Between December 13, 2017 and October 12, 2018, there have been six deadly accidents and seven deaths on an approximate 7-mile portion of SR 18, stretching from just east of Issaquah Hobart Road to I-90 near Snoqualmie. Five of those deaths were caused by vehicles or debris crossing the center line in areas where there are no roadway dividers.
This part of SR 18 is notorious with drivers who regularly use it, as it is only a 2 to 3-lane highway with large sections lacking street lights, many portions lacking roadway dividers and it also covers Tiger Mountain with its steep incline/decline and winding roadway. Once you reach Issaquah Hobart Road, SR 18 becomes a safer, 4-lane highway.
On Friday, October 12th, the Washington State Patrol published a news release saying so far this year there have been 38 deaths on state routes and interstates in King County.
Six of those deaths in 2018 happened on this 7-mile stretch of SR 18. According to WSDOT traffic data, this portion of SR 18 accounted for only a small part – about 2-3% – of average annual daily traffic volume (AADT) on King County state routes and interstates last year. [Note: only 6 or 7 deaths were included above as one occurred in late 2017]
Over the past decade, as traffic on 405 and 167 has increased, SR 18 has become a common commuter route to the Eastside for southeast King County residents of cities like Maple Valley, Covington, Black Diamond and Kent. It is also a main freight route for commercial trucking between busy Puget Sound ports and the eastern U.S.
As a result, every weekday morning.there are long eastbound SR 18 backups over Tiger Mountain approaching the I-90 interchange. Then in the evening, the westbound backup forces waiting cars into eastbound I-90 traffic – sometimes a mile deep.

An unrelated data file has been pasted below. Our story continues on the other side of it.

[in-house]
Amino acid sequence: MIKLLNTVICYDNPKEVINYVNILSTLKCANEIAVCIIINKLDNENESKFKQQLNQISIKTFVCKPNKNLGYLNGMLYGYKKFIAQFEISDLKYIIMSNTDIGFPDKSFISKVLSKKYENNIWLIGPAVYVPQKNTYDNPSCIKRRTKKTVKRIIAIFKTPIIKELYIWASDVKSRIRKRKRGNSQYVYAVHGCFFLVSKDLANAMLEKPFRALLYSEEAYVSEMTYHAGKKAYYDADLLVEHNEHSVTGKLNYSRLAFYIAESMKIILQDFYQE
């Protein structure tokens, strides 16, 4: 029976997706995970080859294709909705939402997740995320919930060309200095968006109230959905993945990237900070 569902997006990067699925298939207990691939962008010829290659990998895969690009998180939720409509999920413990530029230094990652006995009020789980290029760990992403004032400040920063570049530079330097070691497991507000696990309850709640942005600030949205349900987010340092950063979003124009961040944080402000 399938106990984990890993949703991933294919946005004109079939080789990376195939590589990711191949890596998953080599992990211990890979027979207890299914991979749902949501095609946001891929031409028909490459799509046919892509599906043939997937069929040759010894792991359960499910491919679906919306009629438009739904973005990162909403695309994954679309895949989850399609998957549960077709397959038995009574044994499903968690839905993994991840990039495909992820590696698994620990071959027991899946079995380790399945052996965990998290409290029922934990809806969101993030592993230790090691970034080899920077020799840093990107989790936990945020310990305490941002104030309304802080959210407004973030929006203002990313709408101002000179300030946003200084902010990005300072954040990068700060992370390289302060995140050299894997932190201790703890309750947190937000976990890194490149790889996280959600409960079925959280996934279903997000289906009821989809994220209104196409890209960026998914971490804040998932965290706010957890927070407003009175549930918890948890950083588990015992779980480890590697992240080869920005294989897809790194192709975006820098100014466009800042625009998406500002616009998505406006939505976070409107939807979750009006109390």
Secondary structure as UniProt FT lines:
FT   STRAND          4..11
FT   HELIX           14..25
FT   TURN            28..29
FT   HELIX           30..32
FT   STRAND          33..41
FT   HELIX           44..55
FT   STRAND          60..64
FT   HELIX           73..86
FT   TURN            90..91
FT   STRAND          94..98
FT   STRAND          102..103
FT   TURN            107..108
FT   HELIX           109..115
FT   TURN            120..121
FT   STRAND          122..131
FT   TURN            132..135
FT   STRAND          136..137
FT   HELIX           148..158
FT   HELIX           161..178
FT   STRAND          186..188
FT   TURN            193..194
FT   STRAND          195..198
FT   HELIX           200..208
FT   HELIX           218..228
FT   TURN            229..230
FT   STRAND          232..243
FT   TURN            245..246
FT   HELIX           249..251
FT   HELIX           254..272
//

Some Help is Coming.
WSDOT will soon begin a $150 million project to redesign the SR 18/I-90 interchange and widen SR 18 from I-90 to near the Raging River. It is expected to be complete in 2023, but there is not enough funding to widen SR 18 all the way to Issaquah Hobart Road. The most recent state budget, though, did provide $1 million for WSDOT study this last remaining expansion of SR 18.
The most recent SR 18 accident – involving a suspected impaired driver that left a mother and daughter dead – left many residents asking why the state can’t take measures to make SR 18 safer until a permanent fix happens.
WSDOT stated that it cannot add cement dividers to all parts of SR 18 over Tiger Mountain due to the lack of roadway. It needs an extra six feet to accommodate the two-foot wide barrier and then two feet on each side. To do this would require either widening SR 18 or hardening the shoulders to handle traffic weight in an environmentally sensitive area.
Making SR 18 safer is 25-year Affair for Washington State.
Since 1992 the state has been working to expand SR 18 from a two-lane rural highway to a four-lane controlled access freeway to make it safer. The last widening/lane expansion finished at Issaquah Hobart Road in 2007. In 2011 the state also improved the SR 18 connection to I-5, changing it from a signal-controlled intersection to a fly over interchange.
The section between Issaquah Hobart to I-90 is the last portion to be improved. 5th District Senator Mark Mullet says it’s a high priority for him. He commented, “My top goal this [legislative] session is to secure funding so we can make SR 18 four lanes all the way to Issaquah Hobart Road.”
The 6 fatal accidents on SR 18 between Issaquah Hobart Road and I-90 include:
- 12/13/2017: one fatality when debris from truck came loose, caused a driver to cross the center line
- 2/5/2018: one fatality when a car crossed the center line, hit a semi
- 5/15/18: one fatality when a car crossed the center line
- 8/6/18: one fatality due to a wrong-way driver
- 10/6/18: one fatality due to a driver drifting, hitting cement barrier and flipping into oncoming lanes
- 10/12/18: two fatalities when a suspected impaired driver crossed the center line
Prior to these most recent fatalities, according to WSDOT accident data, this stretch of SR 18 also had 17 serious collisions involving 55 people between 2010-2017. There were also four fatal collisions between 2010-2016. [Serious collision mean a person involved in the accident sustained a serious, not minor, injury.]